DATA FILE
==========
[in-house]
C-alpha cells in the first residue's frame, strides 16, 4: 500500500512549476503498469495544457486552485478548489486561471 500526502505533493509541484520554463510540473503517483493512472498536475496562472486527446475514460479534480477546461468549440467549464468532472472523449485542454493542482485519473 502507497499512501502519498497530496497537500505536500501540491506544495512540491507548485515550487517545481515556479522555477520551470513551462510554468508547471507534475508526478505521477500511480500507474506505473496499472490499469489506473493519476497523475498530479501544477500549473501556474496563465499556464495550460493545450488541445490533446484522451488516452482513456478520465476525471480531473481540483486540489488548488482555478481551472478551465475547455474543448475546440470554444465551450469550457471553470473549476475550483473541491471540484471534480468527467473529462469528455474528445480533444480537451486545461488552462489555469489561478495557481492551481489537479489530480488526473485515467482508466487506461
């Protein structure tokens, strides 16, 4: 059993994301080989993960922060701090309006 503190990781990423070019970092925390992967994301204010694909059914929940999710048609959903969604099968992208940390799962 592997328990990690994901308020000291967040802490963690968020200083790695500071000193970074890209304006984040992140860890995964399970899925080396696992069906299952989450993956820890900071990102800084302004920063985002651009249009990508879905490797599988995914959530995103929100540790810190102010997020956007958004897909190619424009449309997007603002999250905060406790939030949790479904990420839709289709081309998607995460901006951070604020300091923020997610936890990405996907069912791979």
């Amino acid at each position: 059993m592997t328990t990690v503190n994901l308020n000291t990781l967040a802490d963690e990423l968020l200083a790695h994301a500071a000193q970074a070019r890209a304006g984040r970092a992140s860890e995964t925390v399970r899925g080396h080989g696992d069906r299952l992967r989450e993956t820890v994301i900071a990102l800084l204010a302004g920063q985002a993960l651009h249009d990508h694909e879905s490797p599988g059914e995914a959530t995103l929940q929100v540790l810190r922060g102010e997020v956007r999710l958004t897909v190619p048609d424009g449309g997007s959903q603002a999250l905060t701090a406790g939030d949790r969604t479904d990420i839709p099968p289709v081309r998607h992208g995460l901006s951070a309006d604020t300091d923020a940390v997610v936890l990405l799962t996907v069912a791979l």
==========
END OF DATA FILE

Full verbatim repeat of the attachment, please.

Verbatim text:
[in-house]
C-alpha cells in the first residue's frame, strides 16, 4: 500500500512549476503498469495544457486552485478548489486561471 500526502505533493509541484520554463510540473503517483493512472498536475496562472486527446475514460479534480477546461468549440467549464468532472472523449485542454493542482485519473 502507497499512501502519498497530496497537500505536500501540491506544495512540491507548485515550487517545481515556479522555477520551470513551462510554468508547471507534475508526478505521477500511480500507474506505473496499472490499469489506473493519476497523475498530479501544477500549473501556474496563465499556464495550460493545450488541445490533446484522451488516452482513456478520465476525471480531473481540483486540489488548488482555478481551472478551465475547455474543448475546440470554444465551450469550457471553470473549476475550483473541491471540484471534480468527467473529462469528455474528445480533444480537451486545461488552462489555469489561478495557481492551481489537479489530480488526473485515467482508466487506461
């Protein structure tokens, strides 16, 4: 059993994301080989993960922060701090309006 503190990781990423070019970092925390992967994301204010694909059914929940999710048609959903969604099968992208940390799962 592997328990990690994901308020000291967040802490963690968020200083790695500071000193970074890209304006984040992140860890995964399970899925080396696992069906299952989450993956820890900071990102800084302004920063985002651009249009990508879905490797599988995914959530995103929100540790810190102010997020956007958004897909190619424009449309997007603002999250905060406790939030949790479904990420839709289709081309998607995460901006951070604020300091923020997610936890990405996907069912791979």
């Amino acid at each position: 059993m592997t328990t990690v503190n994901l308020n000291t990781l967040a802490d963690e990423l968020l200083a790695h994301a500071a000193q970074a070019r890209a304006g984040r970092a992140s860890e995964t925390v399970r899925g080396h080989g696992d069906r299952l992967r989450e993956t820890v994301i900071a990102l800084l204010a302004g920063q985002a993960l651009h249009d990508h694909e879905s490797p599988g059914e995914a959530t995103l929940q929100v540790l810190r922060g102010e997020v956007r999710l958004t897909v190619p048609d424009g449309g997007s959903q603002a999250l905060t701090a406790g939030d949790r969604t479904d990420i839709p099968p289709v081309r998607h992208g995460l901006s951070a309006d604020t300091d923020a940390v997610v936890l990405l799962t996907v069912a791979l």